Monday, May 26, 2008

Animal Collective "Water Curses"

Artist: Animal Collective
Album: Water Curses [EP]
Label: Domino
Release date: 5 May 2008
Genre: Rock
Style: Experimental Rock
RIYL: Panda Bear, Grizzly Bear, The Beach Boys

01. Water Curses
02. Street Flash
03. Cobwebs
04. Seal Eyeing
Total running time: 18' 05"

[Animal Collective - Open MySpace Standalone Music Player]

[Animal Collective - Water Curses - Video Clip]

[Animal Collective - Taste - Take-Away Shows]

"The journey on which Animal Collective embarked some years ago has taken them from the thoroughly experimental to the surprisingly straightforward without ever going about it the easy way. In recent years, their records have become more melodic and song-based. Their last couple of inputs for Fat-Cat swapped the burning exuberance of early records for much more structured and elegant records. Last year’s Strawberry Jam album, the collective’s first full length release on Domino, showed that, although the band have polished their act, they remained as inventive with their music and have developed a truly unique sound.

Following the all-out pop effervescence of Strawberry Jam, Water Curses catches the band in a much reflective mood, their colourful songs stripped down, leaving vocals and melodies exposed. Three of the four tracks including on this EP were recorded during the Strawberry Jam sessions, but the mood is closer to the most contemplative moments of Feels or Sung Tongs. Water Curses, which opens, is perhaps the closest to the kaleidoscopic rhetoric of the album, especially in its mid section, but here, the guitars are more discreet, bubbling gently in the background, and the electronics, while still much present, only provide surface atmospherics, leaving Avey Tare’s vocals to jump around the hypnotic beat like a mountain torrent in spring. With Street Flash, Cobwebs and Seal Eyeing, Animal Collective drift further into peaceful mode, creating surprisingly tamed motifs over sparse arrangements. The former is almost entirely based on treated guitar and voice, with crowd noises populate the backdrop, stretching over nearly seven minutes of atmospheric pop. On Cobweb, the band rely primarily on light percussions to guide Tare’s vocals, with distorted guitars adding grit on the second half of the song. Of the four songs collected here, Seal Eyeing is the barest and curls around the desolate brushes of a lone piano.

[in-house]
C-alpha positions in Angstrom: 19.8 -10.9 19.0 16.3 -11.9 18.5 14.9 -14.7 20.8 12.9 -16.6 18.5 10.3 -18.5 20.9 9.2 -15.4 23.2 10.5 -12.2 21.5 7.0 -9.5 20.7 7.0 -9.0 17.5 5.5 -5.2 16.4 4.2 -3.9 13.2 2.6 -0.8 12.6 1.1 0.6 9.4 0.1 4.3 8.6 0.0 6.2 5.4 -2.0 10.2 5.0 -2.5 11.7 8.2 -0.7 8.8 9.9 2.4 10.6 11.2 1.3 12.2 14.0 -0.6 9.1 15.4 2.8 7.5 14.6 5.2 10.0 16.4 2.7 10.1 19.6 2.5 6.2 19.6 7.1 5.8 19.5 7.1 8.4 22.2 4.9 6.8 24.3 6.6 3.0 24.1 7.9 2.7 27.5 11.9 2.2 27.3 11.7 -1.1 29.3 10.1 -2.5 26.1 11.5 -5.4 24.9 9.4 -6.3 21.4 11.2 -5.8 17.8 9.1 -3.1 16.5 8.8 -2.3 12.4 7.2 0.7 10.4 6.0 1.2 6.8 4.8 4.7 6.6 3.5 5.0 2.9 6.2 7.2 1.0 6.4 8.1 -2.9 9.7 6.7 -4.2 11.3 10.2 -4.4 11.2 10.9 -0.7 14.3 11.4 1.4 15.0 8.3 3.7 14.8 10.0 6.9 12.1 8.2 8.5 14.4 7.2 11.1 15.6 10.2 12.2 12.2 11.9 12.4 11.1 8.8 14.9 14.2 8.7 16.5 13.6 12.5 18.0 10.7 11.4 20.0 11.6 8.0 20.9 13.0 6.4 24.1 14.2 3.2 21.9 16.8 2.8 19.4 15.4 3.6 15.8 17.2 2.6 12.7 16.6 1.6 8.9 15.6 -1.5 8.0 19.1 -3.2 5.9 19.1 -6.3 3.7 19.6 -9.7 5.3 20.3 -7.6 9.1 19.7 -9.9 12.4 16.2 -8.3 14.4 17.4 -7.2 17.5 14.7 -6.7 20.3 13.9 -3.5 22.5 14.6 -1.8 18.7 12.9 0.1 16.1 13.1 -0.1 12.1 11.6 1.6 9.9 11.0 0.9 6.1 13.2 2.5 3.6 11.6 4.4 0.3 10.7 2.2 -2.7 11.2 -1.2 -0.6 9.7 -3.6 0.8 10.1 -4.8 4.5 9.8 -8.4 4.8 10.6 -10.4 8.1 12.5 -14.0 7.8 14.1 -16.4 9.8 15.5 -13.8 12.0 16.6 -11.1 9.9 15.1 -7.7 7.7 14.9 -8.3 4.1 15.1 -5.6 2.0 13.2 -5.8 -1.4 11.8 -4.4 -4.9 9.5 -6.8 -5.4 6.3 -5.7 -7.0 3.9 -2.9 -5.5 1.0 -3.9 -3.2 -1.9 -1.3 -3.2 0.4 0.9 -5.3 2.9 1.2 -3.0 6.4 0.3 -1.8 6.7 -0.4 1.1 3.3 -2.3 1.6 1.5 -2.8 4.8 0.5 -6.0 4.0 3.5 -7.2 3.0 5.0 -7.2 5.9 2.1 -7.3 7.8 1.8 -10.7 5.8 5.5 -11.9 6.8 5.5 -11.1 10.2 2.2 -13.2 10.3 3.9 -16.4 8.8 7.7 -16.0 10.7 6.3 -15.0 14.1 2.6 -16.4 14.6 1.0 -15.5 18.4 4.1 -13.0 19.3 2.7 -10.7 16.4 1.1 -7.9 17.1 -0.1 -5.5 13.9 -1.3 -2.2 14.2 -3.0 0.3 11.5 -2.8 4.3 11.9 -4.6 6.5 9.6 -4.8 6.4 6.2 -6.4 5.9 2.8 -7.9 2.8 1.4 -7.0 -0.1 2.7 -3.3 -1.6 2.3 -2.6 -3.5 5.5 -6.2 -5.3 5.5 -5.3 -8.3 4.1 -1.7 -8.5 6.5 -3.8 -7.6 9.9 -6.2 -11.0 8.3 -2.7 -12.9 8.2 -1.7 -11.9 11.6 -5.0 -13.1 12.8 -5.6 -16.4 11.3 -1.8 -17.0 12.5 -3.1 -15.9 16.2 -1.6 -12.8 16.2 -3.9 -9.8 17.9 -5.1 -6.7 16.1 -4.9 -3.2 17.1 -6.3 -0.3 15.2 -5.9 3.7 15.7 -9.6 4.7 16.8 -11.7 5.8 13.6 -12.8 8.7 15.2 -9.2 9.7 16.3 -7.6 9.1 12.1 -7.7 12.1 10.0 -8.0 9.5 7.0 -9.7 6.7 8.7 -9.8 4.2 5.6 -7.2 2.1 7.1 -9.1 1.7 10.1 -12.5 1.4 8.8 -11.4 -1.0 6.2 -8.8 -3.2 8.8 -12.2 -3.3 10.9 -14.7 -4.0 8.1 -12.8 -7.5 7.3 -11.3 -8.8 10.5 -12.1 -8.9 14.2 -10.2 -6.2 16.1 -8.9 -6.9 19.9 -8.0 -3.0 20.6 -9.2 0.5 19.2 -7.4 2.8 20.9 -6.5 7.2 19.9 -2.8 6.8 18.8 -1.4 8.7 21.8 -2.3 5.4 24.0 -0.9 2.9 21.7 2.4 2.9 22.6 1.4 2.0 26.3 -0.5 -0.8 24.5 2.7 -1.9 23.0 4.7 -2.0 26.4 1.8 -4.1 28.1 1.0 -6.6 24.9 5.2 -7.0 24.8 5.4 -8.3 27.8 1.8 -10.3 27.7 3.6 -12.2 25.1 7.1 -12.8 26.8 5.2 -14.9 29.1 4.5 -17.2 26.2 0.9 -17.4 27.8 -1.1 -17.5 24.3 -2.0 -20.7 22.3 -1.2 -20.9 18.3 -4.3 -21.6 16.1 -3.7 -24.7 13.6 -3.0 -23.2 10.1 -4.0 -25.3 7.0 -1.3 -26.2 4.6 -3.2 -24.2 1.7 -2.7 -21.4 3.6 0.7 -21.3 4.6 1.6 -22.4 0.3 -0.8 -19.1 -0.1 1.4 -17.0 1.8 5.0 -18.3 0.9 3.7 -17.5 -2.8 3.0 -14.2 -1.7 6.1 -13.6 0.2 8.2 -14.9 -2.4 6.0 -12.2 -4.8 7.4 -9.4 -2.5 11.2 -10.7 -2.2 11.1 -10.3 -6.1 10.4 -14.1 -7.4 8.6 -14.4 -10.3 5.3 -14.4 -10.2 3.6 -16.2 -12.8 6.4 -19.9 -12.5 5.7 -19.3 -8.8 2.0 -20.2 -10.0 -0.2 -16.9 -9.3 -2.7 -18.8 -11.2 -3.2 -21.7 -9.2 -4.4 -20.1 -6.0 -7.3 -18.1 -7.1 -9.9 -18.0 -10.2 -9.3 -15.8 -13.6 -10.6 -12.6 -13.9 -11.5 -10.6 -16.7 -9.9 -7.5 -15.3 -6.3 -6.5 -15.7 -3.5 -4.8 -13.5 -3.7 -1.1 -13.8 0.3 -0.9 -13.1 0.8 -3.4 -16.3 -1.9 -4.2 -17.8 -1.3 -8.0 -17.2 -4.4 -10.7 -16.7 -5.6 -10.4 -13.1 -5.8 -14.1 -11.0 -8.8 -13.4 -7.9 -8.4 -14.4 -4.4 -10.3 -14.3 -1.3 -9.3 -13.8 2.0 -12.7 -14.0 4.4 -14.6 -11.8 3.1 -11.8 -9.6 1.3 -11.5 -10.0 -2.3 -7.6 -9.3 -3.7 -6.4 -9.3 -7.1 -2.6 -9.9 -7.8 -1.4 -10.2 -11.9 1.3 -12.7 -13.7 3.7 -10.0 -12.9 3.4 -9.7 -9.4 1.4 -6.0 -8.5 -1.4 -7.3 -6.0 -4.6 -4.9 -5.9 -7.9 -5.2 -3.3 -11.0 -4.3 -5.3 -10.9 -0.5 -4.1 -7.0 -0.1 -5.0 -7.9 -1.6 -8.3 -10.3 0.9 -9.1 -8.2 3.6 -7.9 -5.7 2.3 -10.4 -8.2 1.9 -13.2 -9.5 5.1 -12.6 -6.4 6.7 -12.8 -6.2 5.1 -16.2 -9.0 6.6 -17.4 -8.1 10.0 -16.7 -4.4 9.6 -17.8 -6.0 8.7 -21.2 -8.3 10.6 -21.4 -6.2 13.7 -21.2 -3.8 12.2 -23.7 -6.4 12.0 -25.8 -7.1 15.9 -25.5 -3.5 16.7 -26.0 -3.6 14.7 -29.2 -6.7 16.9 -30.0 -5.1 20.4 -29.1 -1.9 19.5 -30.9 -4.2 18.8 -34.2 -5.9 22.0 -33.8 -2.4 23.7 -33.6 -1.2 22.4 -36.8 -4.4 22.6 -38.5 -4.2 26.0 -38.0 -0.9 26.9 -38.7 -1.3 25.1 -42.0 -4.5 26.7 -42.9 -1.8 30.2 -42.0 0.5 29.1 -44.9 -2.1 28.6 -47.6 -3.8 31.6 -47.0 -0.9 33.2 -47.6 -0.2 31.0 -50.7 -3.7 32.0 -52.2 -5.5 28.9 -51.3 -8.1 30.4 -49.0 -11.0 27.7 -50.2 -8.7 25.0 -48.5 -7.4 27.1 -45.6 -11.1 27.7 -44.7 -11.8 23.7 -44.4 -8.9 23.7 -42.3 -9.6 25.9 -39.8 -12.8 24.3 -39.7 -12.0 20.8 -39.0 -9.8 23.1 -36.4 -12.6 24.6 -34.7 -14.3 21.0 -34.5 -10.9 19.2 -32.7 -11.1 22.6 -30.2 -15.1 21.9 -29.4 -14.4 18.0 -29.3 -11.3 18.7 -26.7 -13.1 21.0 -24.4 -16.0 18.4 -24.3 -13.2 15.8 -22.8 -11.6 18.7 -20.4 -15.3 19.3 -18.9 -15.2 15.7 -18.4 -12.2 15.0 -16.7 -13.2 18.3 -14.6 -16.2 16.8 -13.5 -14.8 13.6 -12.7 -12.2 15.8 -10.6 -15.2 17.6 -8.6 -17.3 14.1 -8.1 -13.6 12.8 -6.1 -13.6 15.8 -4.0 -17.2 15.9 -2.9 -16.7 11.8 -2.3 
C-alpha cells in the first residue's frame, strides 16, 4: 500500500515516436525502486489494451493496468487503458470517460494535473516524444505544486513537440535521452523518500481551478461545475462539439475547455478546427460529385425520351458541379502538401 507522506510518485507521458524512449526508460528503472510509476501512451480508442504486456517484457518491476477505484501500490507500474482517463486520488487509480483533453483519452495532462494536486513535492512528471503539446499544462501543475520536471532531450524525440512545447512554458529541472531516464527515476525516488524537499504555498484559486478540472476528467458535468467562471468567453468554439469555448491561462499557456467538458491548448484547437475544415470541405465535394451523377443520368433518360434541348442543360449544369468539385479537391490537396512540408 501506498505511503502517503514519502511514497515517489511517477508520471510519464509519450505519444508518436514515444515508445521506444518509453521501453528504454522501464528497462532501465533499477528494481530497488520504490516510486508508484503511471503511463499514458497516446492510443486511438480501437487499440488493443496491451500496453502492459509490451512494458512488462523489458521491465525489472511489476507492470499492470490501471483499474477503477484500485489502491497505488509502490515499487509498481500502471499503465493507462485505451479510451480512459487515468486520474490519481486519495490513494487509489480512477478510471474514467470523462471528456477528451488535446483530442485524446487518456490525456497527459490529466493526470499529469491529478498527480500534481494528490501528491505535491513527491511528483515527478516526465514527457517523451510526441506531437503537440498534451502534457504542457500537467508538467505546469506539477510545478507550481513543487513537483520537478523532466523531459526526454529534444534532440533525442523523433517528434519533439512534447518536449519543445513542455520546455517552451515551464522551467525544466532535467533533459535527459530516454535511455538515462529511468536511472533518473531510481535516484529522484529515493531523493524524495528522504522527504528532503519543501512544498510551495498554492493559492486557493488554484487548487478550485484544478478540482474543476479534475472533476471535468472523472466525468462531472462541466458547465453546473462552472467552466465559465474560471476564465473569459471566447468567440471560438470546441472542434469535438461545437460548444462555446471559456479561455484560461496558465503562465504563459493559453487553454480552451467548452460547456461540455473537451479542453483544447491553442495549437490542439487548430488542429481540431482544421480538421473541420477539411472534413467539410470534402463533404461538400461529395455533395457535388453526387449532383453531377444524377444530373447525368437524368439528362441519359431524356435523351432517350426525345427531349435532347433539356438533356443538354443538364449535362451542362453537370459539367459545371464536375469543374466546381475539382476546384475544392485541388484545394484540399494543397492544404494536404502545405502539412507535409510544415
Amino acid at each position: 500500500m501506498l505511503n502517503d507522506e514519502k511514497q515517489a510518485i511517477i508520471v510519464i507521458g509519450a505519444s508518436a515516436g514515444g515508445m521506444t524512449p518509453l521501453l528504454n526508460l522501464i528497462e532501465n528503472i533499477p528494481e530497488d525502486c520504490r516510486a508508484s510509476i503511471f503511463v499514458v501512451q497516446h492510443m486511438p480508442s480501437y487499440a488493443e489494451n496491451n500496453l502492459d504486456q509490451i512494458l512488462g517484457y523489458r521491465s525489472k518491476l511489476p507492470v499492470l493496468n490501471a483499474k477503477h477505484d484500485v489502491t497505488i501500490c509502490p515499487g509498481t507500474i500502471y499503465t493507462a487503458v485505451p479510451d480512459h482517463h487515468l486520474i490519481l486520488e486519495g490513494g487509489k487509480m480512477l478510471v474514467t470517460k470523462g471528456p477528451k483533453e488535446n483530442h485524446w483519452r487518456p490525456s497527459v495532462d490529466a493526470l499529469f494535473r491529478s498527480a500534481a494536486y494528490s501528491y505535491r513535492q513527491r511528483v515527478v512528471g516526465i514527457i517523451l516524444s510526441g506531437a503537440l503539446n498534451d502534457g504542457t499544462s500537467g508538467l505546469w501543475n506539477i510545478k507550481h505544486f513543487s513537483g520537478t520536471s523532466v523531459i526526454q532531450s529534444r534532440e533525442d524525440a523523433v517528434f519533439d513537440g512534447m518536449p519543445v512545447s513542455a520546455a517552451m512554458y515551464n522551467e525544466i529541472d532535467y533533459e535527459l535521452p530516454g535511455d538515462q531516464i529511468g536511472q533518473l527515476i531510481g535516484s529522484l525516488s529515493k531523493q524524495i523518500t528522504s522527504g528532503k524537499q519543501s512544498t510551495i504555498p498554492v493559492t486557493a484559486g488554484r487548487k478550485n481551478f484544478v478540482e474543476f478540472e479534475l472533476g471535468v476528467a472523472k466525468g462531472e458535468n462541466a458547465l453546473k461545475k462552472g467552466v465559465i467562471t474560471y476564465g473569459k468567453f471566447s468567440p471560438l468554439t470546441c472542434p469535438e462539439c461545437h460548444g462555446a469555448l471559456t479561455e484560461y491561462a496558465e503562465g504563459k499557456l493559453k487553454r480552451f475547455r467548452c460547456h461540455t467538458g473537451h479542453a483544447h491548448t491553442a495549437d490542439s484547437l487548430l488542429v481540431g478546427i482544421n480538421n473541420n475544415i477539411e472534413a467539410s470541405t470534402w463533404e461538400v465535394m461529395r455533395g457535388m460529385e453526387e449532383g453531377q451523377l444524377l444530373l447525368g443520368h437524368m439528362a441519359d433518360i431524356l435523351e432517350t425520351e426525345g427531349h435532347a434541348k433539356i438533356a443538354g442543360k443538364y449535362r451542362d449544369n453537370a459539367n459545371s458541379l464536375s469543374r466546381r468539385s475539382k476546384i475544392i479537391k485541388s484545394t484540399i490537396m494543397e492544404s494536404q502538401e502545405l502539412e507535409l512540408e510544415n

Animal Collective have got into the habit of following albums with EPs that offer a glimpse into a different side of the band, and Water Curses is no different. Collecting some of the most reflective songs the band have released, this EP may surprise by its peaceful settings, but the music is as vibrant and essential as ever." [themilkfactory]


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